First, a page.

Knowing where our food comes from and how it is produced can help us make informed decisions. It can also heighten the enjoyment of our meals, says Jenn Pfenning, director of human resources, operations and marketing at Pfennings Organic Farms. After nearly four decades of providing locally grown organic produce to surrounding communities, the family business has established strong connections with like-minded partners, who will come together for Market Day, a celebration of local food, and fundraiser for community food centres, on October 5.
“All of us at the farm are excited about the fact that we plant seeds and grow food. We combine this with the goal of feeding people good food that is grown close to where they live,” says Ms. Pfenning, who sees farming as a web of partnerships. “The way we grow our food is based on a partnership with the land and the natural world. We also partner with the people who eat our food and the businesses who bring the food to them.”
Located within Wilmot Township, Pfennings Farms is part of an area with beautiful countryside, close-knit communities, all close to major urban centres. Barriers to food accessibility exist in both urban and rural areas, says Ms. Pfenning. “If organic food is great for us – and we believe it is – how can we make it accessible and available to as many people as possible?”
This is also a key question for Amy Angelo, manager of Food Access and Skills at the Hamilton Community Food Centre, a project of Neighbour to Neighbour Centre (N2N). “We want everyone to have access to food, but we don’t want food to be undervalued,” she says.
One of the centre’s “good food” principles is that farming should be economically sustainable and farmers earn a living wage, says Ms. Angelo. In addition to food access programs, there is a strong focus on education, she states. “A significant part of our work is to talk about where our food comes from and how we can support the local food economy. The organic system, with its focus on environmental sustainability, fits very well with what we care about.”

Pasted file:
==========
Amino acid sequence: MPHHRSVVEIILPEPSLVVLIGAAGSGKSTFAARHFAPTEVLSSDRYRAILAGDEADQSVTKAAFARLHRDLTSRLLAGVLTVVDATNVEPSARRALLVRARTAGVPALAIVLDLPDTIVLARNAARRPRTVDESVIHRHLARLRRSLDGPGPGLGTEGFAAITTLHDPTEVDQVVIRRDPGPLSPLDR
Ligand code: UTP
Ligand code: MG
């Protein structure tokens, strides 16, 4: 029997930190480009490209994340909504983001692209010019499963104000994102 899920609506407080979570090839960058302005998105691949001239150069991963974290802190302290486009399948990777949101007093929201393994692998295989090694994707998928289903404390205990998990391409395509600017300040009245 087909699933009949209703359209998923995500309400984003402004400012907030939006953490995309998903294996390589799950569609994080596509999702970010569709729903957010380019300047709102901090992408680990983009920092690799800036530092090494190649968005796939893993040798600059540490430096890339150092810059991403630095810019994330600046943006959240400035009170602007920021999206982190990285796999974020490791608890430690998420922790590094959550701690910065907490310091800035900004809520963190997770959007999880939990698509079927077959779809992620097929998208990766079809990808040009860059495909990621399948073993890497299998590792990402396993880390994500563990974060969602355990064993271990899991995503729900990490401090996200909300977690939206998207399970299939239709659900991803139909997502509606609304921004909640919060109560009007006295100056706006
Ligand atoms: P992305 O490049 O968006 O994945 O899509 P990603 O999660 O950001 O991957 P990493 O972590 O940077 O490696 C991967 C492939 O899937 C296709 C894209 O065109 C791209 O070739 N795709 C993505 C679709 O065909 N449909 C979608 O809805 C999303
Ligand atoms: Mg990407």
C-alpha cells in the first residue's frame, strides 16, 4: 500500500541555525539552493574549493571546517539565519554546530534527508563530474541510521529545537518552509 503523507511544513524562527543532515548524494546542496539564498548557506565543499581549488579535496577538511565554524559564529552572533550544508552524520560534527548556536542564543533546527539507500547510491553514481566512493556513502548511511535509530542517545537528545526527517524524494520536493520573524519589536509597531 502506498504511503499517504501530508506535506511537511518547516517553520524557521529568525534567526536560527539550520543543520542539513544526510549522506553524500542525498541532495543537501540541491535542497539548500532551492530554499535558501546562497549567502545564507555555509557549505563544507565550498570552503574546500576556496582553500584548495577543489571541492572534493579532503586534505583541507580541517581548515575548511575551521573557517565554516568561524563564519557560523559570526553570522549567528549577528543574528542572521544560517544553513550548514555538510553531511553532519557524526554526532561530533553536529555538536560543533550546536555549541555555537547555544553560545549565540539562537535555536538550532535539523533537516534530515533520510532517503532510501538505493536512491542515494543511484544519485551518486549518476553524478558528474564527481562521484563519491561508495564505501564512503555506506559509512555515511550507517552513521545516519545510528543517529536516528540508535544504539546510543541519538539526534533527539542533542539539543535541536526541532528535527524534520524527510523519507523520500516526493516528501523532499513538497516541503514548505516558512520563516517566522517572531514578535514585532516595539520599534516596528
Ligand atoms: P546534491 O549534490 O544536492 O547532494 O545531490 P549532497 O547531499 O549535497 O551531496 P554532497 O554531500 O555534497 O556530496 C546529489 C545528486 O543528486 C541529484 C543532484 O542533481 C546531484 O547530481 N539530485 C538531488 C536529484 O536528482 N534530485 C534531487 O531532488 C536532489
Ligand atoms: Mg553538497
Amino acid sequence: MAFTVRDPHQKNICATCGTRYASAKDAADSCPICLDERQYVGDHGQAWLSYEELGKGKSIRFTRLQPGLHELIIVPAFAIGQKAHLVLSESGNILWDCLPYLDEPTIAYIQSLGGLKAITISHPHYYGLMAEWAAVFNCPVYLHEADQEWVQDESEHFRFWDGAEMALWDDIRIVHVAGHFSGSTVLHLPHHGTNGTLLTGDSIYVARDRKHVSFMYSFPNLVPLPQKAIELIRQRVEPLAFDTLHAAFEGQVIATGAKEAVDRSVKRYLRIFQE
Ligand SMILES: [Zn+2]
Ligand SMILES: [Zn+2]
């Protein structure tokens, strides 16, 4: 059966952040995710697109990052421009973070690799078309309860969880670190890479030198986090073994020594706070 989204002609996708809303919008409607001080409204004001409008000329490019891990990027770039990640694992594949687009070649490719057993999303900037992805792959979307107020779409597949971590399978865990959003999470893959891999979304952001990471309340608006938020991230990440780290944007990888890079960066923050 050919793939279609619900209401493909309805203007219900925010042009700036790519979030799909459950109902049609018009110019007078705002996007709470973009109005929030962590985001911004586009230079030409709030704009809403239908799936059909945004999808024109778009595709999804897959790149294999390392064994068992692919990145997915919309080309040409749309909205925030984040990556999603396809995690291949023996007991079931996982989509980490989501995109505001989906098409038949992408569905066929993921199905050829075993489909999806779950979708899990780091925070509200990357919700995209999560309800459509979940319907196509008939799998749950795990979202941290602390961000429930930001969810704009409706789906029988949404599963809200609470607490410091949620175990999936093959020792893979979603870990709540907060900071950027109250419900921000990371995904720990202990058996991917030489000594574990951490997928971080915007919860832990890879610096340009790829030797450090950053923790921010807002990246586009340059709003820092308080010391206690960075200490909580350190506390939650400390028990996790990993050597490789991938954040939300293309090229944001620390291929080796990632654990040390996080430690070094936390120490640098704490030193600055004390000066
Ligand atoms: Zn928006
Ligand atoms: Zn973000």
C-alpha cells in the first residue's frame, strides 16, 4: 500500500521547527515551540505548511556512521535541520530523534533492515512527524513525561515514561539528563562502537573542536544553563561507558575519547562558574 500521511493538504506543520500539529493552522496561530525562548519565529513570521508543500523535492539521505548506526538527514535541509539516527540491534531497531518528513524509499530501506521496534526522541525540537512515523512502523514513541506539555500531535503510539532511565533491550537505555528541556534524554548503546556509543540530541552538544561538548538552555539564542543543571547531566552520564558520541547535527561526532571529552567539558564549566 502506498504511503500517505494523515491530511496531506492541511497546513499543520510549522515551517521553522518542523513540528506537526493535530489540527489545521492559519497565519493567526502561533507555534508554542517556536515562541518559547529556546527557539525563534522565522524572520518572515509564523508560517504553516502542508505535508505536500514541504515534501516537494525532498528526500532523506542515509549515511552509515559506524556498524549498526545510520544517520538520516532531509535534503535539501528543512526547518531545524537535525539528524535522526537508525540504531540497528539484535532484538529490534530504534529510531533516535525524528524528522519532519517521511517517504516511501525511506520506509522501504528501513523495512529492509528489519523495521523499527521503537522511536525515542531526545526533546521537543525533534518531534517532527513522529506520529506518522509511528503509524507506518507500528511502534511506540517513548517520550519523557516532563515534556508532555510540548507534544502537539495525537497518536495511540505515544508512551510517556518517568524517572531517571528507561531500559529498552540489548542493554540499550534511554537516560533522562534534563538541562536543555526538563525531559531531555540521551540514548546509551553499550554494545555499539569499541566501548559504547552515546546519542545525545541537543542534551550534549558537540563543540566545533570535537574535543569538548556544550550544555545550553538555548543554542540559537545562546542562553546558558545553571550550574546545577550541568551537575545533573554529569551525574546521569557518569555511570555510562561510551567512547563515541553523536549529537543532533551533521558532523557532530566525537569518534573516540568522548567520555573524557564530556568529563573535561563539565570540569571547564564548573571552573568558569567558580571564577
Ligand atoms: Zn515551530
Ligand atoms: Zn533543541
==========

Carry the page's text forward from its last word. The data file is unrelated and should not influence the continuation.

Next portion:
Food accessibility and fairness – the goals at the heart of the partnership between N2N and Pfennings Farms – are also important to Jo Slegers of Slegers Living Organic Greens. As a supplier of greens to Pfennings Farms for nearly 14 years, Mr. Slegers commends the farm’s efforts to engage the public. “There is ongoing community involvement. For us, it feels good to be part of that movement.
“Over the years, people have become more knowledgeable and the public perception of organic has changed,” he says. “Rather than trying it out once in a while, more and more Canadians are committed to buying organic regularly.”
Market growth has brought changes in volume, packaging and logistics for the organic greens business, and Mr. Slegers believes this speaks to the “staying power of organic production.”
While much has been achieved in raising the profile of organic food, Ms. Pfenning would like to ignite even more curiosity about the ethics and sustainability aspects of food production. “I want to encourage people to ask questions whenever they buy food,” she says. “I believe that when we have more information, we can appreciate and enjoy our food more.”
Market Day at Pfennings Farms on October 5 (the weekend before Thanksgiving) will offer insights into life at the farm and be an opportunity to support community food centres like N2N through fundraising activities. There will be food for sale, a silent auction, tours of the fields, wagon rides and more.
Please see pfenningsfarms.ca/market-day for information.
Produced by Randall Anthony Communications. The Globe’s editorial department was not involved in its creation.